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Mark B

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About Mark B

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    Political Monster
  1. I'd thought of that one, since such a feature is implemented in PM4E - not all parties have candidates in every riding so I don't see why some candidates cannot be absent from the ballot in certain states in P4E. Tony, I am very curious to know whether, with regard to primaries and creating scenarios, you will have to set a starting poll number for every candidate in every party for each individual state, or whether you set one general bunch of starting percentages for each candidate in the U.S as a whole. Personally I'd prefer the former. If that issue has not been decided upon and not implemented as yet then fine, but I would be very grateful to know either way.
  2. I'm not sure how that could work. I would rather 80soft only included 2004 or 2008 in the game, so as to give the rest of us the chance to do the past scenarios. Even if they do include historical scenarios I doubt they will chose 1968 since they have chosen other elections in past editions. In any case, I can't imagine them including in the program a facility for having a certain candidate assassinated during the primaries. What would you do, have a 'gets assasinated' option in the candidate editor? I suppose in the case of 1968, I would rather see Kennedy included in the primaries so he can kind of not get assasinated and maybe win the nomination. If somehow 80soft did include some facility to have candidates assasinated, I'd rather you be able to turn it off in those circumstances, in which case I suppose it would be ok. If the assassination thing isnt there at all, I guess you would just have to include Kennedy and maybe switch him off at the start of the game if you want it to be historically accurate and just pretend he's been assassinated! I like the idea of including conventions. I know it's very rare nowadays, but if the primaries are a very close race it may not be entirely clear who will have the nomination until the vote at the convention, such as in the Republican Convention in 1976.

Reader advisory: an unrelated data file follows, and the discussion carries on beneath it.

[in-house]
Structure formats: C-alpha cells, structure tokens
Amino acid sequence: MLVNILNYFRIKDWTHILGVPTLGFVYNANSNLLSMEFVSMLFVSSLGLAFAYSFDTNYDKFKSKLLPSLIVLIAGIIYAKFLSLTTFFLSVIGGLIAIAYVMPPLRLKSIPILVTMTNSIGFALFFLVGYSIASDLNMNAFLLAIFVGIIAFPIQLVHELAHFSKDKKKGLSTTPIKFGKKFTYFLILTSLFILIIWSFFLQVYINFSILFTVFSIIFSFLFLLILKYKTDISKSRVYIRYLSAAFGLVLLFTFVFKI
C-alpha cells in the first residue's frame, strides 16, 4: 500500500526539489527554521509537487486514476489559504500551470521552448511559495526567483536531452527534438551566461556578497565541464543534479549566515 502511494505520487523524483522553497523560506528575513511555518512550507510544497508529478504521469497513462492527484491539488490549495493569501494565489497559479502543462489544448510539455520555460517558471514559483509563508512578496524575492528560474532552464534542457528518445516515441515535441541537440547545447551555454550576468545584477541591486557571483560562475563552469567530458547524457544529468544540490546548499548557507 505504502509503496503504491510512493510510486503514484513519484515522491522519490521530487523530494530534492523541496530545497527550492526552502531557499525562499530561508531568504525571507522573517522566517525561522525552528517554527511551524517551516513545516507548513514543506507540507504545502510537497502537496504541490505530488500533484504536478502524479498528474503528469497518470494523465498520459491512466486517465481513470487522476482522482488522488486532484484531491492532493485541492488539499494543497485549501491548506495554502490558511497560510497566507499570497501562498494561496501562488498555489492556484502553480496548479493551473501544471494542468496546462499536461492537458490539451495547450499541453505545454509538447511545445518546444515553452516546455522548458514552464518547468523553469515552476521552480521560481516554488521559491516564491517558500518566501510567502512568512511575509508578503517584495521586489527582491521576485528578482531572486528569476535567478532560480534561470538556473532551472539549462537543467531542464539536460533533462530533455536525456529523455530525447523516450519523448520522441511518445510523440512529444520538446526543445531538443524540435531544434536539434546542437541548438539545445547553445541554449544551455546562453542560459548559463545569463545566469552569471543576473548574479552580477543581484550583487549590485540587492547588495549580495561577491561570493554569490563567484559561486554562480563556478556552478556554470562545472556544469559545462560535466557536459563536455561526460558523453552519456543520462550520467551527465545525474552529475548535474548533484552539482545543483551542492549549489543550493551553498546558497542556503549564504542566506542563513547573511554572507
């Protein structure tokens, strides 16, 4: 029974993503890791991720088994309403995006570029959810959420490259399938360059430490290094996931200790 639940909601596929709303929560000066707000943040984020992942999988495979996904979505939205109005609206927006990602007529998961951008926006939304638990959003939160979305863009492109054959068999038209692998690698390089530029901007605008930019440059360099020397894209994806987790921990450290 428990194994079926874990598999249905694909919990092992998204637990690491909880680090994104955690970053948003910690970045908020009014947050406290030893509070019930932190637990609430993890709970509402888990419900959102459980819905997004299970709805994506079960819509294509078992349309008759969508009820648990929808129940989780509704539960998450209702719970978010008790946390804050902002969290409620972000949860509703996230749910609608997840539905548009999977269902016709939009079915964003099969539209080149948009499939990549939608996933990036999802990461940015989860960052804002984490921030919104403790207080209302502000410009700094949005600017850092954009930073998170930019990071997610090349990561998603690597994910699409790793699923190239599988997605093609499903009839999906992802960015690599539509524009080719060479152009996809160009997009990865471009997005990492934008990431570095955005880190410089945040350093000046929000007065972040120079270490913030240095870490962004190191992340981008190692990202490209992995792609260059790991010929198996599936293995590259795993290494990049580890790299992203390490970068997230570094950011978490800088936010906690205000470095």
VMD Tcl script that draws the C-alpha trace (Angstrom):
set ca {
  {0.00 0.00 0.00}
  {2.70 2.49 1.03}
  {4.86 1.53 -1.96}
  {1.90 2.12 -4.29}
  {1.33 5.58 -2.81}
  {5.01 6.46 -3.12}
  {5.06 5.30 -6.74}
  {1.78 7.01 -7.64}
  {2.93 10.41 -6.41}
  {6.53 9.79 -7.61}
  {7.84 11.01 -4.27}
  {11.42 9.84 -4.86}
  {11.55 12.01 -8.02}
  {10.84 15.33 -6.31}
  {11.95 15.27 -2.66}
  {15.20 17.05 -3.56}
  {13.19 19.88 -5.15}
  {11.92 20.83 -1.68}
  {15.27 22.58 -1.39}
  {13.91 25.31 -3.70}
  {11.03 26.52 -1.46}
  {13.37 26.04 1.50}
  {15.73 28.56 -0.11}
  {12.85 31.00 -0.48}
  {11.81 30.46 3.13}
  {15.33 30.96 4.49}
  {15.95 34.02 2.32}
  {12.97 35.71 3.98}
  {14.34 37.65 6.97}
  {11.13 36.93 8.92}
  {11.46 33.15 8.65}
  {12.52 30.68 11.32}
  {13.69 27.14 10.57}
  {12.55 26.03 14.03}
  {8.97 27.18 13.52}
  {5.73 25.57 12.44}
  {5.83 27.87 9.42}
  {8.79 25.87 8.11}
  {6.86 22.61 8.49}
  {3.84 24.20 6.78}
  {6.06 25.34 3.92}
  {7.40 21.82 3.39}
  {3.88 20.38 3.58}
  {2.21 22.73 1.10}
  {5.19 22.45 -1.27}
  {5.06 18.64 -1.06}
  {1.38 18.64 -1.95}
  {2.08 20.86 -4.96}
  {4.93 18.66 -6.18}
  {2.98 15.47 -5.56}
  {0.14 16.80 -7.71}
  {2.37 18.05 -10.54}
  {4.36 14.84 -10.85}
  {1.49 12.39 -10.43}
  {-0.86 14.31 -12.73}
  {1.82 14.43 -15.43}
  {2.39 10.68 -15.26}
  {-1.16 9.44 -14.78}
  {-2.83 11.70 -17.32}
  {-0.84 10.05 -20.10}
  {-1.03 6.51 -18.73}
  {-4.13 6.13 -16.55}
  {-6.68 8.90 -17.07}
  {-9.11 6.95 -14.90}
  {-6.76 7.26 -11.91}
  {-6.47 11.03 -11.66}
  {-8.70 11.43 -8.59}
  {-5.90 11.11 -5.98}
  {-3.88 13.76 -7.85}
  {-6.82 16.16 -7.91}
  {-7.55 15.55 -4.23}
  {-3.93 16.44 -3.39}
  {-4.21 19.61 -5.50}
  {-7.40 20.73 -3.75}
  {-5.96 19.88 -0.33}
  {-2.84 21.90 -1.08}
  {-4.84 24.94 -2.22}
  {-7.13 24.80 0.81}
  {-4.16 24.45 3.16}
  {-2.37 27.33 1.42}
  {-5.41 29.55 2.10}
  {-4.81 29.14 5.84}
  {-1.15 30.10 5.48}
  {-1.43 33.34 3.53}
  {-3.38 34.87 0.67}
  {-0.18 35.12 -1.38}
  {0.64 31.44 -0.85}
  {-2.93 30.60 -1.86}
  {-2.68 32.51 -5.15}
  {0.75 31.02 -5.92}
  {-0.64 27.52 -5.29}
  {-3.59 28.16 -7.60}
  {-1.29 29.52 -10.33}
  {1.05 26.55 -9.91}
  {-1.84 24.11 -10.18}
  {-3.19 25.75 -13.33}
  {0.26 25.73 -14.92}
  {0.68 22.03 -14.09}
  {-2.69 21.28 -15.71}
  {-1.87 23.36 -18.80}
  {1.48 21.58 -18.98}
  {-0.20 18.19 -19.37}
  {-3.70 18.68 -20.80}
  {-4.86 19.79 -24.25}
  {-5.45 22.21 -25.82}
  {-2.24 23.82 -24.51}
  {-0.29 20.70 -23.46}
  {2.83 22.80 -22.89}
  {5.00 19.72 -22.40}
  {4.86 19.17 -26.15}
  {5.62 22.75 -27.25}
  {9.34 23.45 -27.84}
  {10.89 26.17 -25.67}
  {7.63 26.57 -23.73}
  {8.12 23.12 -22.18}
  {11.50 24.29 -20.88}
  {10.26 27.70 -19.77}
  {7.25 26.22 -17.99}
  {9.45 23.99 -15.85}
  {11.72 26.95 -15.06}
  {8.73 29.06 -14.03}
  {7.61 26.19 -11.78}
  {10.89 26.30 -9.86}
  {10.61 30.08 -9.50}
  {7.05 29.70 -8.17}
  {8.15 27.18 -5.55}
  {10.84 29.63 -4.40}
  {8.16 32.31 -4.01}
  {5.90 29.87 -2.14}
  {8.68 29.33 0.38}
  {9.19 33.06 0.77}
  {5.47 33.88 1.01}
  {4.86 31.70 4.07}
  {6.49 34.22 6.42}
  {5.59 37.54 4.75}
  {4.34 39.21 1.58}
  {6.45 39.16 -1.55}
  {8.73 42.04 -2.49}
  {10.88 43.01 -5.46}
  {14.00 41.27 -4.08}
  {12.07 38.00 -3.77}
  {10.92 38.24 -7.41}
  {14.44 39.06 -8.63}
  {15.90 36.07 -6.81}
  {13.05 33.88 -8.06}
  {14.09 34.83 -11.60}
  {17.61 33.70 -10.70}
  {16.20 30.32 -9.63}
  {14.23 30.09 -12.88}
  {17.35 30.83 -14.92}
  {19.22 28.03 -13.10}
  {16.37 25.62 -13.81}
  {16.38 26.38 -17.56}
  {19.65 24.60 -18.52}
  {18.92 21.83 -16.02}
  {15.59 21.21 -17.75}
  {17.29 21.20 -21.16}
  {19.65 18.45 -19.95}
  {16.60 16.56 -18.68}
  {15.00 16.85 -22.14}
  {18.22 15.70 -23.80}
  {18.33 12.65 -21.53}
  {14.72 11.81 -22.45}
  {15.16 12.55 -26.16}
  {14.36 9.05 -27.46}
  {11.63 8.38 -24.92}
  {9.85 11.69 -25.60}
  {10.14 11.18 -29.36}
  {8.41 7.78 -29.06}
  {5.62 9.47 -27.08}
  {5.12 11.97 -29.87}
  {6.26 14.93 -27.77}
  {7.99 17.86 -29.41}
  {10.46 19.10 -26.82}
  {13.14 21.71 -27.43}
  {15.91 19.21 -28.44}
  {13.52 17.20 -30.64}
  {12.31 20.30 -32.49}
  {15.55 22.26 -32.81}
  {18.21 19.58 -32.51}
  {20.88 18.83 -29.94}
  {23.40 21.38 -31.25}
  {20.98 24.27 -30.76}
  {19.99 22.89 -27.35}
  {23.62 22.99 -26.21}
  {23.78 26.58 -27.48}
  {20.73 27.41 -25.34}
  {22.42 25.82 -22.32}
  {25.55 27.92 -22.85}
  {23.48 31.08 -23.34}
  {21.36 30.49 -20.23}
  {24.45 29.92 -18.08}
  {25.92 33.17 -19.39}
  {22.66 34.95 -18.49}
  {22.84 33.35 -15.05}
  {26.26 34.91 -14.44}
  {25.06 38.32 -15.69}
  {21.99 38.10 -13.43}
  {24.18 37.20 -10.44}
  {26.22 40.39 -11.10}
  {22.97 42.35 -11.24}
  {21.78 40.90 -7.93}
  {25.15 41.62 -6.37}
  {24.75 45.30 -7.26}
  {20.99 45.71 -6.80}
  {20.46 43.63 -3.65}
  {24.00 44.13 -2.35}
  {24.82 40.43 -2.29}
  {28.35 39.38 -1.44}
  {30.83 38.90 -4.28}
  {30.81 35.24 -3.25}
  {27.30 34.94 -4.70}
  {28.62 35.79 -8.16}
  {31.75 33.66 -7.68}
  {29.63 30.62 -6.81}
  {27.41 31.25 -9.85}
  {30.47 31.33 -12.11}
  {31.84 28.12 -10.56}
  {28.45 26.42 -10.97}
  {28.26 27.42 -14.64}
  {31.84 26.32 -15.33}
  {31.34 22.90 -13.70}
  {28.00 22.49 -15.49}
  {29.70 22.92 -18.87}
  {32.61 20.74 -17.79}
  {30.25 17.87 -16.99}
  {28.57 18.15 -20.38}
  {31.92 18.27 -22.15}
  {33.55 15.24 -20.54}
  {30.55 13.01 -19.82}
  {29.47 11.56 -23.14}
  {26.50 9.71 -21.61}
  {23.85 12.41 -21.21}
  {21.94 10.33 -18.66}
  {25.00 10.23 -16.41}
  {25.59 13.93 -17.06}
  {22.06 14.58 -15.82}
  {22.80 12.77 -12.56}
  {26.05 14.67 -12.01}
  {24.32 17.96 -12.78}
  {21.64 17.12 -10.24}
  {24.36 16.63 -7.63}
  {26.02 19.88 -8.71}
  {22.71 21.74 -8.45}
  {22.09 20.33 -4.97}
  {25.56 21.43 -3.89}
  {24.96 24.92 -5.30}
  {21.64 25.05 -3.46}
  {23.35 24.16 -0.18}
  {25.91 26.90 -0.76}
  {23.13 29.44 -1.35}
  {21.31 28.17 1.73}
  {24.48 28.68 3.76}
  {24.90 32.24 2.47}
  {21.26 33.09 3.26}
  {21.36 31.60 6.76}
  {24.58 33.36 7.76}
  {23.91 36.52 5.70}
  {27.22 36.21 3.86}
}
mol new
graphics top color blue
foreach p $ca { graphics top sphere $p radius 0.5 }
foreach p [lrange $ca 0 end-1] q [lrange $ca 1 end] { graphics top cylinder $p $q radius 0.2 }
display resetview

3. I think if you use your imagination you could find 7 positions for most issues. Of course it could be difficult with some but with many issues I'd like to have the option of 7 issue positions to allow for better realism and more difference between the candidates. Taft is right, tax policy is one. Right now it tends to be raise tax for everyone-raise tax for the rich-leave tax as it is-cut tax for everyone-cut tax for the rich. In reality, a candidates position on taxes is a lot more complicated. Actually I'm more concerned about having more actual issues than issue positions. Often I've had a go at making scenarios and found I have had to leave off some issues I would have liked to have included in order to include issues that were historically important in that election. I think 20 or 22 issues would be better than 18. It's true that the 'leftness' and 'rightness' of an issue is sometimes difficult to determine. For instance, on PF 'military spending is more important than the deficit' is the centre-left position and it's hard to see how wanting to spend huge sums on the military is a centre-left policy.